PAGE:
“Mankind will not survive the honeybees’ disappearance for more than five years.” – Albert Einstein
Although the quote cannot be confirmed as one given by Albert Einstein, the reality is that beekeepers have seen a rapid die off of their honeybee, Apis mellifera, populations since 2006. Harsh winters in the Midwestern states and northern Plains, severe drought in California, increased use of insecticides like neonicotinoids, shrinking habitats, cell phone towers, the Varroa mites, the growing of a single cash crop (weakens their immune system), and feeding high fructose corn syrup (HFCS) to industrialized US bee farms instead of honey during the winter months have all contributed to the disappearance of nearly a third of all U.S. bee colonies. At stake, the pollination of about 130 fruits and vegetables or an estimated 80% of all food crops in the United States. So have we learned anything from taking some of these shortcuts? I came across this amusing quote if we haven’t learned:
“Been there – done that. Then, been there several more times, because apparently I never learn.”
Corrections are underway, as states such as Maine, Vermont, California and New Jersey are reevaluating the use of neonicotinoids. Eugene, Oregon is the first community in the nation to ban the use of insecticides, and encouraging plant diversity will also improve bee health and bee habitats as well. Another possible solution for helping to pollinate our fruits and vegetables is training amateur beekeepers to raise our native pollinators like the mason bee.
Mason bees belong to the genus Osmia which have a 140 species in North America. The blue orchard bee or Osmia lignaria is very good at pollinating fruit trees like apples, peaches, pears, and plums. They are especially important to the orchards of Adams County, PA. The county ranks fourth in the nation for apple production according to Wikipedia. Osmia ribifloris, the blueberry bee is responsible for pollinating its namesake, the blueberry bush.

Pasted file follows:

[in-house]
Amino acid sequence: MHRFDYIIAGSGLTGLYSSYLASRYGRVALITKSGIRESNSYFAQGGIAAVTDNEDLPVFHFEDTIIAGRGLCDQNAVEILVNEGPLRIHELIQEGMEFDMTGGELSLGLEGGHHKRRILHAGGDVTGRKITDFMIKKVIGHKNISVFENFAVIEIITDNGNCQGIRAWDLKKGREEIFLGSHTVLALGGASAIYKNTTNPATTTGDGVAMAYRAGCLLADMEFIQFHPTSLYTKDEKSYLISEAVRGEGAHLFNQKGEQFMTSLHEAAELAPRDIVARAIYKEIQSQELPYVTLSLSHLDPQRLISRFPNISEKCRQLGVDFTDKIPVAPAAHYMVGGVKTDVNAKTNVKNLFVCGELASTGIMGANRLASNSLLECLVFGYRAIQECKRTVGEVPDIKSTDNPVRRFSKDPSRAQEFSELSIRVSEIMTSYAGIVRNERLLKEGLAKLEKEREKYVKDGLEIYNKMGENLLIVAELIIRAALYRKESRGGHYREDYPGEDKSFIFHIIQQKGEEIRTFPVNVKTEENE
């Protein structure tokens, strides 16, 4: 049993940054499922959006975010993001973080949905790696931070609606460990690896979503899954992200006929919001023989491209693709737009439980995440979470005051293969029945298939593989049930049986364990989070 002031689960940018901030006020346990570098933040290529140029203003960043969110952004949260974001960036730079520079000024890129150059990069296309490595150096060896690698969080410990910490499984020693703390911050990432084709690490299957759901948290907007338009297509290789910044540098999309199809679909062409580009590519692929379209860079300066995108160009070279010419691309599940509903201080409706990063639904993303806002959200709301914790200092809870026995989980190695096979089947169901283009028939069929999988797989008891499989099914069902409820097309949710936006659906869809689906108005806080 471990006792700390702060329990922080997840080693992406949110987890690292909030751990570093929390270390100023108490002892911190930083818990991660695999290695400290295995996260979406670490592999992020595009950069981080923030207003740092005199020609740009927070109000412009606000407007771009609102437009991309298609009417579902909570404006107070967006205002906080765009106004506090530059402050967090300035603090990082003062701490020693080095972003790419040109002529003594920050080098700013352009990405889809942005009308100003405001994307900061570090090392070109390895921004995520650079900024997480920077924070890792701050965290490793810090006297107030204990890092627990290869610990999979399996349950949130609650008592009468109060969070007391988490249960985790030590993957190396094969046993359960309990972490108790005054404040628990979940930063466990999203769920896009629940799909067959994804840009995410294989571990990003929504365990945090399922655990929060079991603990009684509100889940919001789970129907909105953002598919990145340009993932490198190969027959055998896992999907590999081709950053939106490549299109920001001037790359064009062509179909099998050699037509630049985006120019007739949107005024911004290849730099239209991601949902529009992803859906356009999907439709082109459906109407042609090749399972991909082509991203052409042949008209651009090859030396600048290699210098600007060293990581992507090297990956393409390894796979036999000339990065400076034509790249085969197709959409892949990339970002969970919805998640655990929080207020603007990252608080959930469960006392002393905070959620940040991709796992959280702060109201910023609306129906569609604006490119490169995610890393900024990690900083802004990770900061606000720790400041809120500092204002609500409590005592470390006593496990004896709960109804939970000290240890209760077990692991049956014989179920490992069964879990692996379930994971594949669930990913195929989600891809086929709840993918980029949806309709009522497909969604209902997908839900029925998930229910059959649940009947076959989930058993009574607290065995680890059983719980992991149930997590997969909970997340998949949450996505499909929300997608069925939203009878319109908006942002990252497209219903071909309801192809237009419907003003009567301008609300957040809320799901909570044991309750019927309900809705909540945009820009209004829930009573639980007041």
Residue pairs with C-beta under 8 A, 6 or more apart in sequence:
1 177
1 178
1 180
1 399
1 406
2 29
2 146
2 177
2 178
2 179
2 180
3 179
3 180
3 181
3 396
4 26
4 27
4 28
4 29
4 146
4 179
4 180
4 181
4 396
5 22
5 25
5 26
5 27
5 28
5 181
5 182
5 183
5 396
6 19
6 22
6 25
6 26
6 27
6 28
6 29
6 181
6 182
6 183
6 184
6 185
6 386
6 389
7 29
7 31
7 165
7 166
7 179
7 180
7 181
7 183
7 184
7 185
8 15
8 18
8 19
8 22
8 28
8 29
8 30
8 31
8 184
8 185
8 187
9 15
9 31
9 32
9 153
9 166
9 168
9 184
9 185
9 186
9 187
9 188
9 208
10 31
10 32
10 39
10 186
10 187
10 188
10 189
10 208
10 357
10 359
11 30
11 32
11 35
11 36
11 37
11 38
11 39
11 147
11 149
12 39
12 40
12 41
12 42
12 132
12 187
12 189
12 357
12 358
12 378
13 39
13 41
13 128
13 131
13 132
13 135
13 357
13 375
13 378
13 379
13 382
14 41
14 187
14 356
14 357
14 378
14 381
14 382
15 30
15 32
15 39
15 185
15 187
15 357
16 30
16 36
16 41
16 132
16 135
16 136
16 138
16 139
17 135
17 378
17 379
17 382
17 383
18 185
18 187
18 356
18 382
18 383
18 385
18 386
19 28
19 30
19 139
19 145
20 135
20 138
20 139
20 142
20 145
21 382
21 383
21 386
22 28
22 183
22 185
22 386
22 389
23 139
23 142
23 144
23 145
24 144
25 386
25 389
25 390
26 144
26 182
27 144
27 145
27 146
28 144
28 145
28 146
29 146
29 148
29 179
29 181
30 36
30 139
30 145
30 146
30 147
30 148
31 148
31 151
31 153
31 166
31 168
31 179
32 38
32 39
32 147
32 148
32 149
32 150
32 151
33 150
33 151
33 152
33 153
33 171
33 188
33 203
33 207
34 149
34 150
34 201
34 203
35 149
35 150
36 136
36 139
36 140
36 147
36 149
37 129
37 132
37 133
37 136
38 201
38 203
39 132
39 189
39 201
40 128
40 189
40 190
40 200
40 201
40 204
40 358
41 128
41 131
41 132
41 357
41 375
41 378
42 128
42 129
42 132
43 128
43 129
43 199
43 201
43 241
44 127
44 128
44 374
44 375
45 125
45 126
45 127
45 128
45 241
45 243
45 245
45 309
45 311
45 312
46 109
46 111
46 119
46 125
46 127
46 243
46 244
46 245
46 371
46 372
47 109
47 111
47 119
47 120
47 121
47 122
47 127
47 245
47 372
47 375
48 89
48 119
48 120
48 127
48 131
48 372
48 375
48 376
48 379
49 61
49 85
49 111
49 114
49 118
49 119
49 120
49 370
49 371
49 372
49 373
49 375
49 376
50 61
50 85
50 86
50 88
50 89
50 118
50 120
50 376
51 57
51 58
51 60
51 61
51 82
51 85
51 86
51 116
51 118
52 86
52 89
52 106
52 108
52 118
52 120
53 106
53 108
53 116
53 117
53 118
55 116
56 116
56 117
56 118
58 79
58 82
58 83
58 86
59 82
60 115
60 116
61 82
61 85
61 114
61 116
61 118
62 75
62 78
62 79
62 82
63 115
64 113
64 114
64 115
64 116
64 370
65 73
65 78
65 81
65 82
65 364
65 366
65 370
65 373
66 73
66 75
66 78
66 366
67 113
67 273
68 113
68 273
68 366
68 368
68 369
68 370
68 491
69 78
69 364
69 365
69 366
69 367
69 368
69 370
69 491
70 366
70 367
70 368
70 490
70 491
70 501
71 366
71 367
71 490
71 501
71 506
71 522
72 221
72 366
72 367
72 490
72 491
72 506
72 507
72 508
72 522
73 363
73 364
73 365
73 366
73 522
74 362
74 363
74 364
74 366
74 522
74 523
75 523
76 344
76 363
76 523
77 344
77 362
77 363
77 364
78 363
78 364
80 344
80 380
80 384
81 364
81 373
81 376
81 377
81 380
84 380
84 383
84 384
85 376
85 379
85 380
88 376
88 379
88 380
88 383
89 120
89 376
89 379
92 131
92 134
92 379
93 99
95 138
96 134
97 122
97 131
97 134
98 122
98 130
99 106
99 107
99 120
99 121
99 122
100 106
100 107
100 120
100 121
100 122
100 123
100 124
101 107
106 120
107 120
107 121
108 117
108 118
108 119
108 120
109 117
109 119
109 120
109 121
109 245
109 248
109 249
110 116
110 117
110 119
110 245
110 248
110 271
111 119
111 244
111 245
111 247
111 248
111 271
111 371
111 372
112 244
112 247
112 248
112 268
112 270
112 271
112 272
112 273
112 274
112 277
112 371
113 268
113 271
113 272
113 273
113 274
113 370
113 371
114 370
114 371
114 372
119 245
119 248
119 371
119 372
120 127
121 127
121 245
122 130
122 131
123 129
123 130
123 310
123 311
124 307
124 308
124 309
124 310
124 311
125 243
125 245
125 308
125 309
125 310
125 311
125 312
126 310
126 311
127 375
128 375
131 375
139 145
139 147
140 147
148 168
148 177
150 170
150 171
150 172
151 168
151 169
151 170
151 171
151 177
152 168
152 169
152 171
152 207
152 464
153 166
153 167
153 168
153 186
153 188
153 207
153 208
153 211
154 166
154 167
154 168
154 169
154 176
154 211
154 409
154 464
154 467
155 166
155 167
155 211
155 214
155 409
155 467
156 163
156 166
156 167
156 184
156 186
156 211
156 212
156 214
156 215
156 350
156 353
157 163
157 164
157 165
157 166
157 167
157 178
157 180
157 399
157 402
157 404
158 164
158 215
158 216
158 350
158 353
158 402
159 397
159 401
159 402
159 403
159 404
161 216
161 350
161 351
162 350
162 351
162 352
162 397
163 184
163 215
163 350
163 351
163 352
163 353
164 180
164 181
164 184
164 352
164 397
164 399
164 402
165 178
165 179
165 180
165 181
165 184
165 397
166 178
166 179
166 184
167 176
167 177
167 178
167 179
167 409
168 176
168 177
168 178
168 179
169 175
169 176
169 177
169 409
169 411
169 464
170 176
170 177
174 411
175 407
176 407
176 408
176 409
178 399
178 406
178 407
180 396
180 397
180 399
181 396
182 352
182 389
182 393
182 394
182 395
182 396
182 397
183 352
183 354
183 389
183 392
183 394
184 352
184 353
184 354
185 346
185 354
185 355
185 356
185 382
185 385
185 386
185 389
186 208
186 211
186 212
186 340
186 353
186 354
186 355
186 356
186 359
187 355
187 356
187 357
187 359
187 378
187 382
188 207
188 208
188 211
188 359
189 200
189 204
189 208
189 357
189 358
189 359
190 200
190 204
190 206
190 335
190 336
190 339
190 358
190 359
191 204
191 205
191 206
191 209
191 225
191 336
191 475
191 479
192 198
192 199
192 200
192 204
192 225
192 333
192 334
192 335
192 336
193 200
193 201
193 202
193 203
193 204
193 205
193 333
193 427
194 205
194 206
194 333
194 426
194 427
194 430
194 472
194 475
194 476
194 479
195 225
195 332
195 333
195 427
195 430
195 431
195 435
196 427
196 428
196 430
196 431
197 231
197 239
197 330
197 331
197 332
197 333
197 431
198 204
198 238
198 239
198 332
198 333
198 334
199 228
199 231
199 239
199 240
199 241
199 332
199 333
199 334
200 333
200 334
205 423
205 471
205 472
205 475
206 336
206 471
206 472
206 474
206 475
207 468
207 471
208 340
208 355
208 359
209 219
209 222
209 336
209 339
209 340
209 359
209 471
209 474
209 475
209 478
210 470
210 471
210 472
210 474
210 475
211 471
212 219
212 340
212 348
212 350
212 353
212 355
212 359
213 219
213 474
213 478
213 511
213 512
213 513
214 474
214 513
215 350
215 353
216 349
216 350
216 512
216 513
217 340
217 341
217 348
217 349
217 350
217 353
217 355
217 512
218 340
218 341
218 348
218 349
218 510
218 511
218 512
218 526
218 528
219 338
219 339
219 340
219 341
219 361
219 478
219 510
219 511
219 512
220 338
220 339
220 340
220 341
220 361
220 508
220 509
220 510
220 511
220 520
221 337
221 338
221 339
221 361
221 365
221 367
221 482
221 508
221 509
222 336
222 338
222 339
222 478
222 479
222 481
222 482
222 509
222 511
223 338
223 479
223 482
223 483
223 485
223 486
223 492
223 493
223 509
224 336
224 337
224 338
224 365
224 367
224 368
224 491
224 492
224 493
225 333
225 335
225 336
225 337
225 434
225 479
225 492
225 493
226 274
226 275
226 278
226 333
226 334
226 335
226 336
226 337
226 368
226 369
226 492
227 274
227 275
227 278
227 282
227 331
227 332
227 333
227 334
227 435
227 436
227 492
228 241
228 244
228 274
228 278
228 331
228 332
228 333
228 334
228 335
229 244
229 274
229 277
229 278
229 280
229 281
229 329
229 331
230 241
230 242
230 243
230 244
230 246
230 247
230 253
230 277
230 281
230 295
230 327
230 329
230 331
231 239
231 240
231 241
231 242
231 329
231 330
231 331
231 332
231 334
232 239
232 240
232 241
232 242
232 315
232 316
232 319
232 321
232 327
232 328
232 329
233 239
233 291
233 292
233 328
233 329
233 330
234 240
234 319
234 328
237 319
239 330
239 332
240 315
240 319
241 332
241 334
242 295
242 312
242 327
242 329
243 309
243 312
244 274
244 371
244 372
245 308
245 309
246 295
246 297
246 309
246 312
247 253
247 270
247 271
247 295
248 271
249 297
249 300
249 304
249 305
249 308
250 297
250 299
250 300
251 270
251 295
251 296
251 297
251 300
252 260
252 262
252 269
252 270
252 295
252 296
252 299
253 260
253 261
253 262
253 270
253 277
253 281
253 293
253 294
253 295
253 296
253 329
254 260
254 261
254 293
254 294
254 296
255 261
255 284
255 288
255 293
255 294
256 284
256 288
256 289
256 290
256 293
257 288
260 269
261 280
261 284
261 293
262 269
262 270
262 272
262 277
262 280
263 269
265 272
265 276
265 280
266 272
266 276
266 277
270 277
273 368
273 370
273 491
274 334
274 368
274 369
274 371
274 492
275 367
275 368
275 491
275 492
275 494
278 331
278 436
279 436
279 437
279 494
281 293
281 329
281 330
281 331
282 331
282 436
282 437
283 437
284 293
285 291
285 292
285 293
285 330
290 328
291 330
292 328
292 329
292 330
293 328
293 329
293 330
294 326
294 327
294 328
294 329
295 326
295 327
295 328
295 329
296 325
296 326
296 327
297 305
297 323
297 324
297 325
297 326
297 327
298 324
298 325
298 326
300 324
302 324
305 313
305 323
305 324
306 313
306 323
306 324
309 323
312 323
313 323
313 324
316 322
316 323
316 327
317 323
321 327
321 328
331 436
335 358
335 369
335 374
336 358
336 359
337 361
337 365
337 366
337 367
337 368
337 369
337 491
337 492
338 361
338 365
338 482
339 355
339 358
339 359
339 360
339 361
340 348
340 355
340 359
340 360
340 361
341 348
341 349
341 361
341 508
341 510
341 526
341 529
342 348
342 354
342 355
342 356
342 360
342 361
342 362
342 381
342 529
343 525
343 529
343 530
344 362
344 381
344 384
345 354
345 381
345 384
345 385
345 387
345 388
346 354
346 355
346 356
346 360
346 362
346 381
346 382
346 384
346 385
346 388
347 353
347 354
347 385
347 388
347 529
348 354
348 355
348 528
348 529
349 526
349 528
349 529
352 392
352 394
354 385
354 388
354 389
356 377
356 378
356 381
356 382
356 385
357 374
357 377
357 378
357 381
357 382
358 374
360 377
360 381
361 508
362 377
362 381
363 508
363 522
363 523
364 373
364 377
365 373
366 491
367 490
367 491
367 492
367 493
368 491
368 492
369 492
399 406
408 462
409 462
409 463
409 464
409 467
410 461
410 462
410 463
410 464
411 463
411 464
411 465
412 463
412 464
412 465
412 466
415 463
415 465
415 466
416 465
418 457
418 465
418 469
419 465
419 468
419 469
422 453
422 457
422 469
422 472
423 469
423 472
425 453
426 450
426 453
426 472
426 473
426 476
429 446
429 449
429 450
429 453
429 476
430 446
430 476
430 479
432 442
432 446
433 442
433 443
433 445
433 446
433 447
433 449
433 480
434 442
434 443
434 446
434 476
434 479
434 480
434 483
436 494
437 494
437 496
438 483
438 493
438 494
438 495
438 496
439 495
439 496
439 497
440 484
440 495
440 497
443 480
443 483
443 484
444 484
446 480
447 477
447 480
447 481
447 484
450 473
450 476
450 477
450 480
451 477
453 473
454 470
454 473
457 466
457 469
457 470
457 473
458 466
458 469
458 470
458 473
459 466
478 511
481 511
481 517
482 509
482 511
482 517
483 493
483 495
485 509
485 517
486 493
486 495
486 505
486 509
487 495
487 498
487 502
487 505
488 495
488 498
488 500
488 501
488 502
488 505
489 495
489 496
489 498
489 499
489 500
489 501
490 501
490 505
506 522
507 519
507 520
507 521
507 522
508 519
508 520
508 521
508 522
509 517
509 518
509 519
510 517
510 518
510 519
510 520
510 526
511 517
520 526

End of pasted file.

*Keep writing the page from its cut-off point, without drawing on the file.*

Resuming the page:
The orchard mason bee, O. lignaria, emerges from hollow reeds when the fruit trees bloom and daytime temperatures remain around 50 degrees Fahrenheit. The males appear first as they wait at the nest site to mate with emerging females. The males die off soon after mating and the females will live typically from mid-March to early June. The females will begin by looking for an appropriate nest site. If you are setting out a nesting box, then South-facing house, garden shed or garage walls are best. You can even drill multiple holes using a 5/16 inch bit into a dead tree to serve as a nesting site. Once a nest site is found, the female will gather nectar and pollen and place it in the nesting tube. She will then lay one egg with the nectar/pollen provision and seal off the chamber with mud. She will continue the process until the entire tube is filled in this manner. She will lay female eggs at the back of the tube with male eggs at the front. Once the tube is filled, she will seal off the entrance with mud and then look for another nesting site. The larva will consume all of the provisions by summer and then enter the pupal stage by spinning a cocoon. By winter, it will undergo metamorphosis and remain in the cocoon as an adult until mid-March to start the next generation.
As suggested in the previous post, Paul and Elizabeth Kaiser of Singing Frogs Farm surround their vegetable gardens with perennial borders to support bees and other inhabitants to create a rich ecological niche. Let’s all do our part by learning about and creating a sustainable environment for our native and imported bee pollinators.
Click here to review post references.
For a list of neonicotinoid brand names, click here.
Click here for a list of plants to grow in your bee garden.
Click here learn about 10 Expert Beekeeping Tips for Families.
Click here to view Paul Kaiser discuss the topic of “Farming for Pollinators”.
Click here to purchase a Bamboo Mason Bee Hive House from Amazon.
“Mapping The Scarily Sudden Disapperance Of Bees Across America” Click here.
For my next post, we will look at a preventable disease known as heart attacks.
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